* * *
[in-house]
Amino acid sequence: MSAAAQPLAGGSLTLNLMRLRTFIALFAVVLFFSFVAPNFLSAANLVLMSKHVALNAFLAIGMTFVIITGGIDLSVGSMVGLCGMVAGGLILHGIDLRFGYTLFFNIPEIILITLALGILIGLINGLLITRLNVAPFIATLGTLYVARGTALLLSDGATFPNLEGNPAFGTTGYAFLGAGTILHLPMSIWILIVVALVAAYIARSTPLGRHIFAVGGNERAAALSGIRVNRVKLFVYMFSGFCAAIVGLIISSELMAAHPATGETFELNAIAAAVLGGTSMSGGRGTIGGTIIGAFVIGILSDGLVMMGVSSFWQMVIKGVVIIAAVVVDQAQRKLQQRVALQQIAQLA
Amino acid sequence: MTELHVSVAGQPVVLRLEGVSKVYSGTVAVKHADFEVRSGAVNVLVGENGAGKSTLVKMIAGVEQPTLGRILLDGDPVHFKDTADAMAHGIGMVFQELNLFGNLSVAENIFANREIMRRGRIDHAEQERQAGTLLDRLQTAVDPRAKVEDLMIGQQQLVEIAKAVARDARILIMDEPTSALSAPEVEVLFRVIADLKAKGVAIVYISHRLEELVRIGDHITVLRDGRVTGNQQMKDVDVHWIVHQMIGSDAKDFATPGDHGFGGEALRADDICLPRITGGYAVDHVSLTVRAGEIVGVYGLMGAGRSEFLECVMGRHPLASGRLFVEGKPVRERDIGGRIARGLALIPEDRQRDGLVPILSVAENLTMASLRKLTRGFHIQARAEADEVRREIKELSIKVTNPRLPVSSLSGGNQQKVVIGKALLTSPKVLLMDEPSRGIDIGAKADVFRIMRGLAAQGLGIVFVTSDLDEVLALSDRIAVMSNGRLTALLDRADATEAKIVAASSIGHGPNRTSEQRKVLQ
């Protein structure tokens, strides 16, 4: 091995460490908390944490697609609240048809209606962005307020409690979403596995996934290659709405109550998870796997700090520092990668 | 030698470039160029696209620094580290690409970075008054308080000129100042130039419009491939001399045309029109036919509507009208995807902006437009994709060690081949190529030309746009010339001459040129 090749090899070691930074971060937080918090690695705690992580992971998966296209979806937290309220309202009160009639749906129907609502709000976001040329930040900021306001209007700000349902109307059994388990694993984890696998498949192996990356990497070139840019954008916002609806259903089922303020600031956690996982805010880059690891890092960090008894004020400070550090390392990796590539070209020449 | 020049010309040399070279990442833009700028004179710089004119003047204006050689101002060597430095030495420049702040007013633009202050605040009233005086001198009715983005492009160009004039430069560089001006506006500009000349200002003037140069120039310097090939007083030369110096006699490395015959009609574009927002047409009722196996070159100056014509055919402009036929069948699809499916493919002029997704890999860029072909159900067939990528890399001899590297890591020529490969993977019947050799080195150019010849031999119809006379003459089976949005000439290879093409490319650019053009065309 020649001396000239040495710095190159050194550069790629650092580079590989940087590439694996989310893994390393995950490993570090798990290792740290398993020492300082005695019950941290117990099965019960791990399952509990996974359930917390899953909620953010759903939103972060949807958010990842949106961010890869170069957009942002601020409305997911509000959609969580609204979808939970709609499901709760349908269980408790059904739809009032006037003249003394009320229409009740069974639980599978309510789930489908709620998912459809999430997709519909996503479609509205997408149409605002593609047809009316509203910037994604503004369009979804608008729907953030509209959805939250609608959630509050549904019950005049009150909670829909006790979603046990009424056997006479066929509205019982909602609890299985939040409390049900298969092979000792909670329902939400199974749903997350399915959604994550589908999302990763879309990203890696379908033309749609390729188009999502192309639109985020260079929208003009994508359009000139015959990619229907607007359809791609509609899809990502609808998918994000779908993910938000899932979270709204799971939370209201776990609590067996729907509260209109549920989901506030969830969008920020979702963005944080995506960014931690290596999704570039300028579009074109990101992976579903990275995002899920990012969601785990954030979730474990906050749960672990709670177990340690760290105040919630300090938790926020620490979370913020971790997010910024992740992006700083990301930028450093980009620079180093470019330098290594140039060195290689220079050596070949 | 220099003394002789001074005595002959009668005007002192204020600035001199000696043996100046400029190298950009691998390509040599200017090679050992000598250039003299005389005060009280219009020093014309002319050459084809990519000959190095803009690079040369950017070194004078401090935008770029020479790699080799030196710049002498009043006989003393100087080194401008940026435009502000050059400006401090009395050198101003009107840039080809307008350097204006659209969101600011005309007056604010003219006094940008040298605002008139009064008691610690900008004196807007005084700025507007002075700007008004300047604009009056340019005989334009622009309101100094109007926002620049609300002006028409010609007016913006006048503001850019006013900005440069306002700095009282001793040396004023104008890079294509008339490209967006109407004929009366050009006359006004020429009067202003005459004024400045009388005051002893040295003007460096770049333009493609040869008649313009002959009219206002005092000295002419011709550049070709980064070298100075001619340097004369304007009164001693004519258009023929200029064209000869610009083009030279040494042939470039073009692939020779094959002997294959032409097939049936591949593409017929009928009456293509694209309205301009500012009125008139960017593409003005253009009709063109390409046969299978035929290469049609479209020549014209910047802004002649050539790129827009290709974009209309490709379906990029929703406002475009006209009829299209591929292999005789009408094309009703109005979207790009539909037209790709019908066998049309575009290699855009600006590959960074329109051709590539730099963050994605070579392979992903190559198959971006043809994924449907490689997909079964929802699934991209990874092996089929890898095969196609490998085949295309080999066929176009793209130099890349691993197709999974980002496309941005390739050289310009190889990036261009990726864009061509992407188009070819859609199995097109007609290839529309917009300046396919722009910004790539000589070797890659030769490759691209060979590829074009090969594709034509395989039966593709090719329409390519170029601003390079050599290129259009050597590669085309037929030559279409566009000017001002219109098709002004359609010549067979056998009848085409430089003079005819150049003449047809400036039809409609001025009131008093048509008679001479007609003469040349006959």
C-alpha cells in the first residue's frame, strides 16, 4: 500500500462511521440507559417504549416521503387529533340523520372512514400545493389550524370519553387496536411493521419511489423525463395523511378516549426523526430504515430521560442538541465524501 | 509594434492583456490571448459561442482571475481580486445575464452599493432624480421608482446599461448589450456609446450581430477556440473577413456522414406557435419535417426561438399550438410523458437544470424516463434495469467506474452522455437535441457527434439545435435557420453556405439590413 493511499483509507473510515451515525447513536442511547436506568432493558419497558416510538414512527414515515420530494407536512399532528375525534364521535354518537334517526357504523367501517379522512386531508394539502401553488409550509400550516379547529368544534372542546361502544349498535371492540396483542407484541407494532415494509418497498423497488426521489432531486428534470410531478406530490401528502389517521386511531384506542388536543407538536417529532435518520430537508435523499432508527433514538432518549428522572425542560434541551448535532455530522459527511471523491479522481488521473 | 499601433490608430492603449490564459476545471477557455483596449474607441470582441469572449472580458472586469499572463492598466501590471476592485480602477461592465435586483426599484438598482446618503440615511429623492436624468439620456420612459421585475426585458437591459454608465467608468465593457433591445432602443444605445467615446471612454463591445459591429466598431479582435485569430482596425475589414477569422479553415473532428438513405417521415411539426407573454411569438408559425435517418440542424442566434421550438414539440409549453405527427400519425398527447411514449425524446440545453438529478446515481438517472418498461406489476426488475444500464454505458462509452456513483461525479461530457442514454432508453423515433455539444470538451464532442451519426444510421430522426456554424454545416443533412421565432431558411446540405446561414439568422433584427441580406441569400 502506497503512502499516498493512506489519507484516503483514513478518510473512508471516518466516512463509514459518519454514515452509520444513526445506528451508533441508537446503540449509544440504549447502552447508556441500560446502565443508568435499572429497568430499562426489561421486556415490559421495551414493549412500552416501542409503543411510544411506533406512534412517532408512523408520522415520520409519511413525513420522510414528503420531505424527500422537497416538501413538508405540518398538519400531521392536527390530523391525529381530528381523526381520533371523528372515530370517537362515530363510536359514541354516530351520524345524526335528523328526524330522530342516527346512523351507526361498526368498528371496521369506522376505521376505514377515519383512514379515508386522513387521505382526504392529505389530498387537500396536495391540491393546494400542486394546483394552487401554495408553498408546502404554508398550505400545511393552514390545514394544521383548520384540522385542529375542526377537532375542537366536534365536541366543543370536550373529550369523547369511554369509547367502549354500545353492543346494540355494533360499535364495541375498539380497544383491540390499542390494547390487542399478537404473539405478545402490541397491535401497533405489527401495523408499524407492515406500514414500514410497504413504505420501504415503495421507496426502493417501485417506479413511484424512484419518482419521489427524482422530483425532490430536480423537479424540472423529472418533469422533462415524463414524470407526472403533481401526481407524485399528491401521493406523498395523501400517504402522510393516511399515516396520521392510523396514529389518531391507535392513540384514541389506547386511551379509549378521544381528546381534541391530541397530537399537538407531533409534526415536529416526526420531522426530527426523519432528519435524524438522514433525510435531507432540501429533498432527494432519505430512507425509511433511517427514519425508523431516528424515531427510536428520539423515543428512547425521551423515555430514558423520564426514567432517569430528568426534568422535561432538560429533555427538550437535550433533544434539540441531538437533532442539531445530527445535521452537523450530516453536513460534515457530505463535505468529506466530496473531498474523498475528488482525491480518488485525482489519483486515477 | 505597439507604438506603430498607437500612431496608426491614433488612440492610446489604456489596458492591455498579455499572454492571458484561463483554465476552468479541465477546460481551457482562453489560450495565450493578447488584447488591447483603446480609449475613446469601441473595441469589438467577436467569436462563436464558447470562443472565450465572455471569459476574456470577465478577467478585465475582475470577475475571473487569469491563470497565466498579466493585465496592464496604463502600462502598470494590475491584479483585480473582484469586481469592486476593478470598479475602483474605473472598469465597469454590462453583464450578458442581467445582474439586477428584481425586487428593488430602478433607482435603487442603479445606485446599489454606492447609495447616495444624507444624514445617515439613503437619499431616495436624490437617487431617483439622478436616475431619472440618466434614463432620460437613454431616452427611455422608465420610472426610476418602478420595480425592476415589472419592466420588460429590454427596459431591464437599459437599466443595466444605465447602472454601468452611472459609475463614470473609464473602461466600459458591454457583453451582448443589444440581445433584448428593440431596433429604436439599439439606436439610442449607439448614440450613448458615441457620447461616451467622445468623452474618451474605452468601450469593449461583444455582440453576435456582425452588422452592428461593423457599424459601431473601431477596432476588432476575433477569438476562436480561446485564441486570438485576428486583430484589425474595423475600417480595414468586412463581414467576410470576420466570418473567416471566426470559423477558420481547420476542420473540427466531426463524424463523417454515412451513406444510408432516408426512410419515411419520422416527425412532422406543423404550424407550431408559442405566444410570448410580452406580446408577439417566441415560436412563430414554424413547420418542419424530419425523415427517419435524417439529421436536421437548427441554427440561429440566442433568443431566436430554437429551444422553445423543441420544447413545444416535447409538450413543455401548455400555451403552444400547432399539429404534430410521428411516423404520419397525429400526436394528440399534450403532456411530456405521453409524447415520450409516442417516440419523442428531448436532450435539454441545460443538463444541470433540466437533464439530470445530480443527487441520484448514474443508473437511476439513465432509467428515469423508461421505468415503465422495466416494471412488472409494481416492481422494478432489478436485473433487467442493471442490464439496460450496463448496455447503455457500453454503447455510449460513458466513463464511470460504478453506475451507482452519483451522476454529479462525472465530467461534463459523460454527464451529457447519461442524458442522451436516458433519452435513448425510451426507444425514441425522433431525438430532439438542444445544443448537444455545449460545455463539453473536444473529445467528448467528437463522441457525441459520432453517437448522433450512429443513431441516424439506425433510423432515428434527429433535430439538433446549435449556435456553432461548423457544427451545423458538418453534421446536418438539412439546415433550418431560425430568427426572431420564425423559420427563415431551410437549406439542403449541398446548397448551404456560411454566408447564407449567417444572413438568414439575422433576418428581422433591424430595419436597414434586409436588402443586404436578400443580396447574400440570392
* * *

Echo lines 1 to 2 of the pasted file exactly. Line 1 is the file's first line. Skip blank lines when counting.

[in-house]
Amino acid sequence: MSAAAQPLAGGSLTLNLMRLRTFIALFAVVLFFSFVAPNFLSAANLVLMSKHVALNAFLAIGMTFVIITGGIDLSVGSMVGLCGMVAGGLILHGIDLRFGYTLFFNIPEIILITLALGILIGLINGLLITRLNVAPFIATLGTLYVARGTALLLSDGATFPNLEGNPAFGTTGYAFLGAGTILHLPMSIWILIVVALVAAYIARSTPLGRHIFAVGGNERAAALSGIRVNRVKLFVYMFSGFCAAIVGLIISSELMAAHPATGETFELNAIAAAVLGGTSMSGGRGTIGGTIIGAFVIGILSDGLVMMGVSSFWQMVIKGVVIIAAVVVDQAQRKLQQRVALQQIAQLA